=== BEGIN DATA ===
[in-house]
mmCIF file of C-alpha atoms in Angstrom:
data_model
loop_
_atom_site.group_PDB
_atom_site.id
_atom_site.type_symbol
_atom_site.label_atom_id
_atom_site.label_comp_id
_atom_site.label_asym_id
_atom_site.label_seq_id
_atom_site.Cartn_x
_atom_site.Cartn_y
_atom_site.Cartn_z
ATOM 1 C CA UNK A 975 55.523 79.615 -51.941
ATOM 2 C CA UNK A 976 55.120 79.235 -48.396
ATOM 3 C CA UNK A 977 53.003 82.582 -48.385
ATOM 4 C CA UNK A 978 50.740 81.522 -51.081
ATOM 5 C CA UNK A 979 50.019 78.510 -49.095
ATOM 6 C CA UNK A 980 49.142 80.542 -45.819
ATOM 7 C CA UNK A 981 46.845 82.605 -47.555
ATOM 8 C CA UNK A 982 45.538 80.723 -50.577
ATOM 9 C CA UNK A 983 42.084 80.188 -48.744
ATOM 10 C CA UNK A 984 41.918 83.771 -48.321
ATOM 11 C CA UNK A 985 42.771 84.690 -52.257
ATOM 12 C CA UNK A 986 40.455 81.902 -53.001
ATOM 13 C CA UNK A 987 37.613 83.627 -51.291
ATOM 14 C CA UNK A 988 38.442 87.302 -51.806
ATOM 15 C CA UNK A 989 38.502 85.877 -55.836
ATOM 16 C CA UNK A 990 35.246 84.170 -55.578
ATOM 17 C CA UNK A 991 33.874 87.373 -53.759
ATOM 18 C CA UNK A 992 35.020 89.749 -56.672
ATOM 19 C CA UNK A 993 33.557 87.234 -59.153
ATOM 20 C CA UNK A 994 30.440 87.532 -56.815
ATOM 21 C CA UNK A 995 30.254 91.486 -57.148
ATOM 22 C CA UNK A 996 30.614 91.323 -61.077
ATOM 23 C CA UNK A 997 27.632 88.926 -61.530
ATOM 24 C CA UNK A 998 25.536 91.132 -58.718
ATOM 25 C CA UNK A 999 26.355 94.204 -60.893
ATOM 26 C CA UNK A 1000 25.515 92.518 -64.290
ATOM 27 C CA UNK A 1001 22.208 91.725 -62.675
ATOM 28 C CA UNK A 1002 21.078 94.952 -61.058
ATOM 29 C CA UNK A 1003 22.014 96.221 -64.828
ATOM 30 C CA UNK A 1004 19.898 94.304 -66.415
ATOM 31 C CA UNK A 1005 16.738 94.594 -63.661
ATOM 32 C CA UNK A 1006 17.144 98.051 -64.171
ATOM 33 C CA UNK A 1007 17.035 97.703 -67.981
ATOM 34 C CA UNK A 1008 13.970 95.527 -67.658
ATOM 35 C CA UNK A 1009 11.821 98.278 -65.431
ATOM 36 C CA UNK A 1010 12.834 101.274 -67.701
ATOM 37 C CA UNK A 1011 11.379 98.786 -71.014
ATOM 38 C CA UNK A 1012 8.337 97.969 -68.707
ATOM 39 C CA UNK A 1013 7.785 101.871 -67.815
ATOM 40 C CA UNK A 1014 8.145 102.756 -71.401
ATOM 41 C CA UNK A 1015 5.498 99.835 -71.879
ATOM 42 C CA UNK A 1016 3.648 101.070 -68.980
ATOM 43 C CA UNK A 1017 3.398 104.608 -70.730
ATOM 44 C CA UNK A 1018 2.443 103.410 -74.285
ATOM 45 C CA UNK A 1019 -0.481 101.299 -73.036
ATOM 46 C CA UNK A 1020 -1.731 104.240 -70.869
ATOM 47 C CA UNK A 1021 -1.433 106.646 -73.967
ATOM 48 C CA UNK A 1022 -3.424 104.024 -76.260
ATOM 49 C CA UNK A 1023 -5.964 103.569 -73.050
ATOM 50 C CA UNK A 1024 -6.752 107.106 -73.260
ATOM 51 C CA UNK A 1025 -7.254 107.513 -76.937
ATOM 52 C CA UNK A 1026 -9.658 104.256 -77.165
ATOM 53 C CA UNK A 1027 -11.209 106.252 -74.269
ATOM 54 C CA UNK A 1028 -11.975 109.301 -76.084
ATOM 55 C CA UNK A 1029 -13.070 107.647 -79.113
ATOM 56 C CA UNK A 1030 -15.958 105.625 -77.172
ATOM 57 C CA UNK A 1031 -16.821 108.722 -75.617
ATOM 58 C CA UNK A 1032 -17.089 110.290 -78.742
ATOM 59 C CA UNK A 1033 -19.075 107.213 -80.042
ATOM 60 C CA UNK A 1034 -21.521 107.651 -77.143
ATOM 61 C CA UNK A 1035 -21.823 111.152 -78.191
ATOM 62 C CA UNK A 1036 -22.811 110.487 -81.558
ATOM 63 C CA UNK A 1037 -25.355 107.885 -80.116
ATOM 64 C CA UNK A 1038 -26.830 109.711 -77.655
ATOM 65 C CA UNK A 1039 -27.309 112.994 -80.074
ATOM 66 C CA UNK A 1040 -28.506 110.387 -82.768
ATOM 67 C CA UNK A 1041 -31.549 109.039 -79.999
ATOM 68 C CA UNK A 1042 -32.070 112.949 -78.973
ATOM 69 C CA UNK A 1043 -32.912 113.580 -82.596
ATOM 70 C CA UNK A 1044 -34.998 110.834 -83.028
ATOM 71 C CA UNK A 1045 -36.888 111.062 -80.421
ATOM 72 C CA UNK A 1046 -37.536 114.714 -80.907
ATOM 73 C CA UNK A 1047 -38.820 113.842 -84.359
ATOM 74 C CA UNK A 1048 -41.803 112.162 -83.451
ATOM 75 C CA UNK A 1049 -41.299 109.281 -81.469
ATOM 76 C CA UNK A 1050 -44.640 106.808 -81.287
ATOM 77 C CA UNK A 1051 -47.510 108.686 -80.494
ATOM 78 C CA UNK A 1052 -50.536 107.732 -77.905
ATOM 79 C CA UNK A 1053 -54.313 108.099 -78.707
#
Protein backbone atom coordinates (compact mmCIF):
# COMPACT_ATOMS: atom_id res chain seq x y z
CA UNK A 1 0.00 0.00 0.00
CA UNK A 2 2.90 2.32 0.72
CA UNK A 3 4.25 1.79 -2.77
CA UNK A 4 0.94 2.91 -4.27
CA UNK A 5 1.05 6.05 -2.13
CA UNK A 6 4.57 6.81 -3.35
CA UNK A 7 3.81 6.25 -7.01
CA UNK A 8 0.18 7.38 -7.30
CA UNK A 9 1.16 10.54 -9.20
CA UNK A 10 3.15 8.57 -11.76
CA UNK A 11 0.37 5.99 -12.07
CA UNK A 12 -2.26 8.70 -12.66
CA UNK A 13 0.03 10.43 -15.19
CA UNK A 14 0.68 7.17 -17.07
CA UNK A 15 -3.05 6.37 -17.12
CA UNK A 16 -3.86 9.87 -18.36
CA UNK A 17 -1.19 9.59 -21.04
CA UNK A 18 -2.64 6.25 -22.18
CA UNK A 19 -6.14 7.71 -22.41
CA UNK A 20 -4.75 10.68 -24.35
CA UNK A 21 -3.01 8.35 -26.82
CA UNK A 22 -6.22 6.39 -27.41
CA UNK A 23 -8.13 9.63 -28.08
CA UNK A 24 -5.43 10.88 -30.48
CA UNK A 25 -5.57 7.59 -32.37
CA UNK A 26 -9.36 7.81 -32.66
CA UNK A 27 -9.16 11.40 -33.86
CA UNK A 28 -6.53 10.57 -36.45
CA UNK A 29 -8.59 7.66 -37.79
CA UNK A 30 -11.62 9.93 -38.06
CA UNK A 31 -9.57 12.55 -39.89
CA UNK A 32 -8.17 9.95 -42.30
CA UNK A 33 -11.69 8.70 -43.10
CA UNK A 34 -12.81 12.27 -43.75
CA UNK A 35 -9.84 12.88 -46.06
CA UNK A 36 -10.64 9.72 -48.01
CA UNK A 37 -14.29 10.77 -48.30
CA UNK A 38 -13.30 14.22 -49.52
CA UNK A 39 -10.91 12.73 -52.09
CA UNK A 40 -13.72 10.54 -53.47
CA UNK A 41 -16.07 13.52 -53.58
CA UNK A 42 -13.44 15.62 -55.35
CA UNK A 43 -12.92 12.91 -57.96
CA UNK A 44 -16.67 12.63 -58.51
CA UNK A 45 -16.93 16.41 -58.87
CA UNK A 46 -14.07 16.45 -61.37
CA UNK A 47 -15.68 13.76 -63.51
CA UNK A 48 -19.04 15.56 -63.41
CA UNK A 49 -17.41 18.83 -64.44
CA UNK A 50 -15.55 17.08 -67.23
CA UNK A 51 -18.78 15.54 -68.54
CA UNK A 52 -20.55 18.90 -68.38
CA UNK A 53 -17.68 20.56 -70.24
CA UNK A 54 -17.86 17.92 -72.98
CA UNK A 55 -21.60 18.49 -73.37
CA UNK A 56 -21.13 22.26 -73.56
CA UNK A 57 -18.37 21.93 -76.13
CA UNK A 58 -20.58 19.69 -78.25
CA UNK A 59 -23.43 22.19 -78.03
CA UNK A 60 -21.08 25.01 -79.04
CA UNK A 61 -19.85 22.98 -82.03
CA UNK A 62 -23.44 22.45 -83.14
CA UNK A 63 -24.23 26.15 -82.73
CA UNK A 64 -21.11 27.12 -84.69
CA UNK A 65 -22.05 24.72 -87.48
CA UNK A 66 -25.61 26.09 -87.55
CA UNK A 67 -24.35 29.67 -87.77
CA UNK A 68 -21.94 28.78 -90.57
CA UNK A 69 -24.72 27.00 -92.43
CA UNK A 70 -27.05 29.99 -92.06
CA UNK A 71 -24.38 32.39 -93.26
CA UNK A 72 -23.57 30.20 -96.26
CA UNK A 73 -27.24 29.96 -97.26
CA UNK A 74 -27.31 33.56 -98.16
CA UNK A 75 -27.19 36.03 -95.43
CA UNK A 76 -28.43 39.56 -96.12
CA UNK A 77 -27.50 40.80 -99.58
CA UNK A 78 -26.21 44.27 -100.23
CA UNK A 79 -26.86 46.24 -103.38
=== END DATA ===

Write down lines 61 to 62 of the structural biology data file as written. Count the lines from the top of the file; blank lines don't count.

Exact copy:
ATOM 47 C CA UNK A 1021 -1.433 106.646 -73.967
ATOM 48 C CA UNK A 1022 -3.424 104.024 -76.260